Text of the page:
Uganda: Miners Reveal Tales of Horror Meted Out By Police Minerals Protection Unit

(file photo).

From the onset, they were only muffled voices as victims of persecution feared to speak out. Nonetheless, word always seeped from deep within the hills of Kassanda district, of horrific tales of torture at the hands of what has now become hostile security agents, notably among them, officers of the police minerals protection unit (PMPU).

While appearing at a press event organized by the Africa Centre for Energy & Mineral Policy on 23rd June 2020, a couple of victims testified on camera how they had sustained grievous injuries at the hands of the officers. One had a huge scar running down the side of his head and four others had scars on different body parts.

"People are being caned - old people - in front of their children," Emma Kibirige, the secretary of the Mubende United Miners Assembly, said.

Another said: "An army man hit me with a stick on the head and left me bleeding, he just walked on caning other people."

Following the 4th August 2017 eviction of artisanal and small scale gold miners from Kitumbi sub-country in then Mubende district, small pockets of miners sought refuge within the surrounding villages as most had lost entire livelihoods and had nothing to return to. Many swore they had never known any other income generating activity besides mining and stayed behind to try their luck even after the mines were sealed off.

The PMPU, whose mandate and irregular constitution has been questioned by Members of Parliament, was put in charge to secure the area. However, it was not long before stories of armed men engaged in illegal mining under the cover of darkness started circulating in the media prompting an investigative story by television broadcaster, NTV.

Illegal mining on its own is every bit dangerous as it comes with a cocktail of problems including rampant accidents that are not reported for fear of reprisal, ruthless and cheating middlemen, and inhumane working conditions. When you factor in armed people then it completes a recipe for disaster, which is the current situation in Kassanda.

Those who have braved the hard times to make ends meet at all costs have cited torture, extortion and untold suffering at the hands of the security personnel there.

"We are required to pay as much as two million shillings daily to access the mines and work even when you are not sure you will get anything," a miner who chose to stay in the area said of the harsh conditions.

Unfamiliar faces and vehicular movements around the mines are treated with suspicion owing to the illegal operations there and will usually catch the attention of security personnel scattered all over. An attempt by a team from ActionAid on a working field visit to the area in 2018 drew fury from officers manning the quarter guard that gave express orders to vacate immediately.

Local government authorities have real hard time accessing the area that was once a generous source of much needed local revenue from businesses in the gold production and supply chain.

"We used to collect at least two hundred thousand shillings daily from markets because these miners used to spend money, that is no more," Mubende natural resources officer, Anthony Kinene said.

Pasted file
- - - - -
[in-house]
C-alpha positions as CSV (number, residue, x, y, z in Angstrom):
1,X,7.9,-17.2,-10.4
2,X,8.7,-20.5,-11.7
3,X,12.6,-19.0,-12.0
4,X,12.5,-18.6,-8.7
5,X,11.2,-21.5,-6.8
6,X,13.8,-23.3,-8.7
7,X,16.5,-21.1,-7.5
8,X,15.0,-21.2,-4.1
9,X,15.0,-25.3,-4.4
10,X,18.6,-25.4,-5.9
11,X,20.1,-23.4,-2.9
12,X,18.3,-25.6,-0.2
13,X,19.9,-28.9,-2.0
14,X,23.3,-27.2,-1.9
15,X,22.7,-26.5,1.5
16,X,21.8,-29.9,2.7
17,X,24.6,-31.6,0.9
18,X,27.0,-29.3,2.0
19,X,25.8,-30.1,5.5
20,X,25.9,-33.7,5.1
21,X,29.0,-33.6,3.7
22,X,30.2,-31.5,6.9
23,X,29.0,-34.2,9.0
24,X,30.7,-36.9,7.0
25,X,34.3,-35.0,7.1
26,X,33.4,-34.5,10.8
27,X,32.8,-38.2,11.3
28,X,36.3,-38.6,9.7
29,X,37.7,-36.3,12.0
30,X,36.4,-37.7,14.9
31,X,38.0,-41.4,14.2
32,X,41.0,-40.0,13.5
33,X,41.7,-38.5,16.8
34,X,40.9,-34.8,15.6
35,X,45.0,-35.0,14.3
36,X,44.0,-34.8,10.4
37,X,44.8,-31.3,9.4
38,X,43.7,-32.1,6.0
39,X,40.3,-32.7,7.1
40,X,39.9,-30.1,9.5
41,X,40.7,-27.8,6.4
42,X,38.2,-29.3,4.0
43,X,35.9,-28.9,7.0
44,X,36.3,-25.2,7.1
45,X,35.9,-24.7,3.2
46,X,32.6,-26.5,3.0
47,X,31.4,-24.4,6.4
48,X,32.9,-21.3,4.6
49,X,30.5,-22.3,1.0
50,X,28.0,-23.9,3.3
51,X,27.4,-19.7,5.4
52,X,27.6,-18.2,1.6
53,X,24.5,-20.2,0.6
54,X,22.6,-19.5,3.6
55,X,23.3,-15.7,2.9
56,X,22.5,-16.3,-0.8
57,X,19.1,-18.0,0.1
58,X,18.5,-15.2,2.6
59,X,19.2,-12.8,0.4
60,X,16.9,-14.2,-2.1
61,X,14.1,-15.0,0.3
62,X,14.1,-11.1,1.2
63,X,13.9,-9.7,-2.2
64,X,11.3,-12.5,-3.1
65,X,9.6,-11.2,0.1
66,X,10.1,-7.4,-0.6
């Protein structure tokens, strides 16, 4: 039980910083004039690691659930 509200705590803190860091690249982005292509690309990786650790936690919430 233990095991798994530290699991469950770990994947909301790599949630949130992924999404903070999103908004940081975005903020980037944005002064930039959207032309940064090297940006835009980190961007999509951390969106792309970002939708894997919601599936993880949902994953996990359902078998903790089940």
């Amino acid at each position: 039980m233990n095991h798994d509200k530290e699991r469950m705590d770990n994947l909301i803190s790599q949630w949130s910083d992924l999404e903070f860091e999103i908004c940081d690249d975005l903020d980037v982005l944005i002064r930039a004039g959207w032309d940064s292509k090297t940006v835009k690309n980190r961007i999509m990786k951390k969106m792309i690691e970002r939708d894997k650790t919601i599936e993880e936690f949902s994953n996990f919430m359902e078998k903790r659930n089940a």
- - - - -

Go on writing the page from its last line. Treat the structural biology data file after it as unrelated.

Reminiscent of the Mubende evictions, another group of over two thousand miners have recently fallen victim of complex wrangles in Kisita mines where warring parties are wrangling over a gold mine.

The ASMs, working for one of the business partners in the licensed area were stopped from working by the minerals protection police and chased out of the mines as an ownership dispute rages on. There have also been tales of harassment and torture by the PMPU.

There seem not to be an end in sight to the intolerance and harassment of ASMs by big players in the mining sub-sector; mistreatment and persecution by security personnel; and exploitation at the hands of unscrupulous businessmen with powerful political and security connections.

The leadership representing the evicted miners of Mubende are still counting huge losses - estimated in billions - they incurred in cash and property, including expensive machinery at the hands of ruthless security forces way back in 2017. Efforts to receive any compensation from government have never yielded fruit.

Sarah Opendi, state minister for minerals development, recently revealed how she has received death threats over the wrangles at Kisita, citing mafias bent on benefiting from the chaos in the sub-sector.

The development sets a rather absurd precedent as government is in the process of formalizing the ASM sub-sector. Speaking at a press event condemning the anarchy, Don Binyina, the executive director of ACEMP, said the country's mining sub-sector continues to under-perform despite having immense potential to greatly contribute to the national resource basket.

Francis Mwijukye, Member of Parliament for Buhweju County and also member on the Natural Resources Committee of parliament questioned the irregular constitution of the PMPU and called on the Internal Affairs minister to address the same.

More From: Oil in Uganda

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